Backpacking Yosemite’s Eagle Peak

After spending an entire weekend at home, we were extremely sick of house projects and decided the following weekend should be spent outdoors! And why not in Yosemite? It can be surprisingly easy to get a permit for the Yosemite backcountry in the summertime… if you’re not trying to hike the JMT.  And if you’re not picky. That said, it did take me about 50 attempts before I was actually able to get through to the permit office on the phone.

Hike Basics
Distance: 19 miles, out and back
Elevation: 2700 ft, round trip
Red Tape: Permits and bear canisters are absolutely required. Quotas apply in the summer. The park entrance fee is currently $35/vehicle.
Additional Information: Visit the Yosemite NP Wilderness Permits website for more info. To check permit availability, view the Full Trailhead Report.

Directions to Trailhead
From the Big Oak Flat entrance to Yosemite National Park, follow Highway 120 for 7.6 miles to Crane Flat. Turn left at the junction to stay on Highway 120 (toward Tuolumne Meadows and Tioga Pass). Follow Highway 120 for 16.5 more miles. There is a large turnout for the Lukens Lake trailhead. There are bear boxes at the trailhead, but no bathrooms. Google Map link to trailhead.

Download file: EaglePeak.gpx

Hike Description
A few days before our trip, I checked online and found a trailhead with some available spots: Lukens Lake/Yosemite Creek. I pulled out my map and it looked like we could follow Yosemite Creek (which eventually spills over the rim and becomes Yosemite Falls) to Eagle Peak. I was familiar with Eagle Peak from a previous day hike, and it seemed like a pretty great place to spend the night.

With a route in mind, I booked permits, invited a couple friends and packed my bag. We drove up early Sunday morning, arriving at the Big Oak Flat entrance right around 8:00 am. As we waited in the long line of cars at the kiosk, I noticed a familiar SUV a couple cars behind us. Sure enough, it was our friends Andy and Laurie. It seems that whenever we plan to meet them at a trailhead, we end up running into them unexpectedly at the Big Oak Flat entrance.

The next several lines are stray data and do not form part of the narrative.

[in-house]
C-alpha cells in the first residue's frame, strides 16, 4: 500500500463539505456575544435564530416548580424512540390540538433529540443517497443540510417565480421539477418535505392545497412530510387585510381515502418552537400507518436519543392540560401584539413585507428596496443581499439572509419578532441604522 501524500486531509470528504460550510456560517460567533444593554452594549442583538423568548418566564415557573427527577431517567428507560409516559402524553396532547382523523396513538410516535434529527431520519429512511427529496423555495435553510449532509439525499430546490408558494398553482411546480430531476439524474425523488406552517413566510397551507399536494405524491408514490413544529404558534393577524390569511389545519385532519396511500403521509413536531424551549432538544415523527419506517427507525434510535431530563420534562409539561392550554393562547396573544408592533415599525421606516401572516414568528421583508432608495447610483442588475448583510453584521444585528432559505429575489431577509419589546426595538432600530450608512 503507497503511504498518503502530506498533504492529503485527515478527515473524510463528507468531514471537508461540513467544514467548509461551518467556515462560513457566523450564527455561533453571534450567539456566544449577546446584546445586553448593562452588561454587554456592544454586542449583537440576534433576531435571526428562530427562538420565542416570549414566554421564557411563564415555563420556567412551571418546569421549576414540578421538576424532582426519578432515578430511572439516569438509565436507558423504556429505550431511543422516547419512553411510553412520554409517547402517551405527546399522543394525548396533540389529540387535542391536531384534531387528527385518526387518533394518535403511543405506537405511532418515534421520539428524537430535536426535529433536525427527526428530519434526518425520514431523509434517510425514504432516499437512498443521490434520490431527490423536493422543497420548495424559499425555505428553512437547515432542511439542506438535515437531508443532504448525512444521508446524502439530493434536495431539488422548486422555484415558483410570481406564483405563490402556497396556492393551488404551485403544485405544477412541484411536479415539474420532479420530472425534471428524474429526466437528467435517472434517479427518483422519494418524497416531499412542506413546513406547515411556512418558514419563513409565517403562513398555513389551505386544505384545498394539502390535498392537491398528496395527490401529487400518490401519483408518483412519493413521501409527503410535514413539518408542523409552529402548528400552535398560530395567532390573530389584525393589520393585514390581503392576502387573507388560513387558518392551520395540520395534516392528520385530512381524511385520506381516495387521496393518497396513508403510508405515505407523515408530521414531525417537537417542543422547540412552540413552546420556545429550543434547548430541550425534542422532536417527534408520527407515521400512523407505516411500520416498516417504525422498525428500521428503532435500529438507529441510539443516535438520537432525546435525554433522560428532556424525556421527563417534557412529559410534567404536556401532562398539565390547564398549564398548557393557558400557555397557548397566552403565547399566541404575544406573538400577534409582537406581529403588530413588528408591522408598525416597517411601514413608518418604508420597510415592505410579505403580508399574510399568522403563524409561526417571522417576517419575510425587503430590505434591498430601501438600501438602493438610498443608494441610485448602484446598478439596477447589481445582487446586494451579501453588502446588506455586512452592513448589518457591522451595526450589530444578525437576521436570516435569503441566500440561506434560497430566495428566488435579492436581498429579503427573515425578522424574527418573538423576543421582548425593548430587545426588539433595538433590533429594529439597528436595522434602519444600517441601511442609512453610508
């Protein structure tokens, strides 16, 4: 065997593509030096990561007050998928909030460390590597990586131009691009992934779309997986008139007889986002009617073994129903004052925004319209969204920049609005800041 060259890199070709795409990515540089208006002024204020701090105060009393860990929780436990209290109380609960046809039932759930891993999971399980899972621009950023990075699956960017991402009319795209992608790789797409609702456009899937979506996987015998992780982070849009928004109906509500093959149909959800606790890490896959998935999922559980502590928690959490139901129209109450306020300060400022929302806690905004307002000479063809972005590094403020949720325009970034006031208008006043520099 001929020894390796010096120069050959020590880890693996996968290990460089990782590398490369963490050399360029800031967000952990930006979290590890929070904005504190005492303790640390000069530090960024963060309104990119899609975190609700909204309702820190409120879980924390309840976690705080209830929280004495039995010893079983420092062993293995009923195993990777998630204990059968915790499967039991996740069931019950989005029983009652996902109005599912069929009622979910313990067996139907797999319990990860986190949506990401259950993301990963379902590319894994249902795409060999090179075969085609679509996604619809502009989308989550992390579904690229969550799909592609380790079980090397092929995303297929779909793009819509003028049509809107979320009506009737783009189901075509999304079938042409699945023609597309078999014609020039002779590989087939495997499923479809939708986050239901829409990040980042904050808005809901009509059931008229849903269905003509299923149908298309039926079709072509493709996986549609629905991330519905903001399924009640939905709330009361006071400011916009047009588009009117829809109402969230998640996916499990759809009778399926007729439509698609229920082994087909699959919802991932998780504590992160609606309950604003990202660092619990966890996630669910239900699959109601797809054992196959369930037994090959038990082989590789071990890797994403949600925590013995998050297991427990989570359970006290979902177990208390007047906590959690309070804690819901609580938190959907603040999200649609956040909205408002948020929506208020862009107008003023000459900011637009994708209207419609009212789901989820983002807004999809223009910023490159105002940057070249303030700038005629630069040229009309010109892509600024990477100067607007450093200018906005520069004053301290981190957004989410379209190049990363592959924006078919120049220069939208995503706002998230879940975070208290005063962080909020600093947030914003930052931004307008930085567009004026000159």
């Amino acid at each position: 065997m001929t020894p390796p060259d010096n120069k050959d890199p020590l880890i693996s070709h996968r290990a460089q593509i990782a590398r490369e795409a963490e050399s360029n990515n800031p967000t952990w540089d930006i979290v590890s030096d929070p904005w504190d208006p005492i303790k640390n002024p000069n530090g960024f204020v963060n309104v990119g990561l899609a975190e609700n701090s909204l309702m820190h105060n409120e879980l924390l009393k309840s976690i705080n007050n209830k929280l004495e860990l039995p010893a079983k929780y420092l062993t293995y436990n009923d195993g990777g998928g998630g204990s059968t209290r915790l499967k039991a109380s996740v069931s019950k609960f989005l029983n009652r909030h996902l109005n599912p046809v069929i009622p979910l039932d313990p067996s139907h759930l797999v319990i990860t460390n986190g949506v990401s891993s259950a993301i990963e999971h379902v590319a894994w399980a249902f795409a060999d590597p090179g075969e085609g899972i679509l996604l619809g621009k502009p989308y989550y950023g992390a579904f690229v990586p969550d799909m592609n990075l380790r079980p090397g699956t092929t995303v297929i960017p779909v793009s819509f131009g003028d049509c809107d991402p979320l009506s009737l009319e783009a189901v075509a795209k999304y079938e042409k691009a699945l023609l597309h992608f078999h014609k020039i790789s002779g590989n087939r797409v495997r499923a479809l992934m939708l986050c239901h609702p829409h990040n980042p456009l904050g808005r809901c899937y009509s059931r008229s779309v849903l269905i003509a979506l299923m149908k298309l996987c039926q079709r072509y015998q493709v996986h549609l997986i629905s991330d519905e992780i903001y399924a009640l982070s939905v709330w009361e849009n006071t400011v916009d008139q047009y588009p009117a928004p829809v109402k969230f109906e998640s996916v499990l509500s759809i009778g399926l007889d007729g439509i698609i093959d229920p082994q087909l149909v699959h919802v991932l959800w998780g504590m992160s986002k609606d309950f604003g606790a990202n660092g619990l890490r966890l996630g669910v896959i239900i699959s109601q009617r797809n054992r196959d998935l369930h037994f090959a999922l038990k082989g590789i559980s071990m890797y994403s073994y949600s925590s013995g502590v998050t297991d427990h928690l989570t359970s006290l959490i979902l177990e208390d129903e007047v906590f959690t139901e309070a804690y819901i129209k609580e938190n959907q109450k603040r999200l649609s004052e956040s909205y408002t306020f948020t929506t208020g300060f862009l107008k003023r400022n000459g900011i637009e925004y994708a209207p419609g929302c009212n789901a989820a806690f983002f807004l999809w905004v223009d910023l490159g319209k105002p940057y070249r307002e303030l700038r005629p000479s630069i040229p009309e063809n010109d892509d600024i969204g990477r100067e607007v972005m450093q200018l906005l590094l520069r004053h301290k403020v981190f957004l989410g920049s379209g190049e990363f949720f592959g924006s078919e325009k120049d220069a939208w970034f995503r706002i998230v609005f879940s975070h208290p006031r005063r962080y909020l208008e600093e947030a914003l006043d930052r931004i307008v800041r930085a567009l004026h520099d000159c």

We picked up our permits and drove the remaining 30-ish minutes to the Lukens Lake turnout. Lukens Lake is north of Tioga Pass Road. We never saw the lake itself because we hiked south, eventually following Yosemite Creek toward Yosemite Valley.

About 3 miles in to our hike, we reached a trail junction. Laurie mentioned that we probably had gone about 1 to 2 miles. Rob’s watch said 3.04 and the map said 3.2 miles. It felt too easy! After another mile or two, we stopped and took a lunch break alongside the creek. I sat in the water and ate my sandwich. Rob said he couldn’t “swim and eat” and stayed up on the rocks away from the water until he was done eating.

After our lunch stop, we only made it another 20-30 minutes further before Rob pulled over and said: I’m swimming. This is unusual because he is somewhat hydrophobic, but it was a very hot day and the trail felt excessively dusty. We all jumped in. The creek felt quite warm and I could have stayed there all day.

Eventually, we gathered our things and kept hiking. As we approached Eagle Peak, we all filled up on water at the last water source: we would be dry camping that night. We reached the Eagle Peak junction and began the climb to the summit. We turned off the trail somewhere on the saddle and found a flat campsite with a view of Half Dome. We settled in, took naps, ate more food and eventually hiked up to the the summit of Eagle Peak for a full view of Yosemite Valley.

Standing on the Eagle Peak summit.

It never got cold, even after the sun went down. We could see campfires down in the Valley and headlamps over on the north face of Half Dome.

The following day we tried to sleep in, but the sun came up before 6:00 am. I was out of the tent, drinking cold coffee in the hammock by 6:30.

We packed up and got back on the trail, hoping to hike back before the day got too warm. We did stop at one swimming hole, but the water felt much colder than it had the day before, so we didn’t stay too long.

Mariposa Lily

As we hiked back to the car, we were going uphill  and the trail seemed to go on forever. The scenery was nice, but I was feeling pretty much done by the time we reached the car. We said our goodbyes and headed back into the real world. Until next time Yosemite.

2 thoughts on “Backpacking Yosemite’s Eagle Peak”

  1. Ah, I see you are still posting occasionally! I was told about your PCT blog right after you started (by a mutual friend at Caltrans), right about the time I was deciding to start hiking regularly… I really enjoyed following your PCT adventure, and you guys inspired me to start section hiking it in CA with a group of 60-somethings. 6 sections later, I’m prepping to walk from Julian to Anza in late March, first desert hike. If you and Rob haven’t hiked the Mineral King/Sequoia area yet, I highly recommend it, we did a loop there in September and it was so stunning…rivals anything in Yosemite, and very few people were out there. Looking forward to more from you in the future!

    1. That is awesome that you are section hiking! I hope the desert cactus and flowers are blooming when you hit the trail in March. We were pleasantly surprised by how much we enjoyed the desert. Thanks for the Mineral King recommendation! I’ve been wanting to visit that part of Sequoia for a while. Maybe 2019 will be the year. Hoping to do quite a bit more hiking this year!

Any thoughts?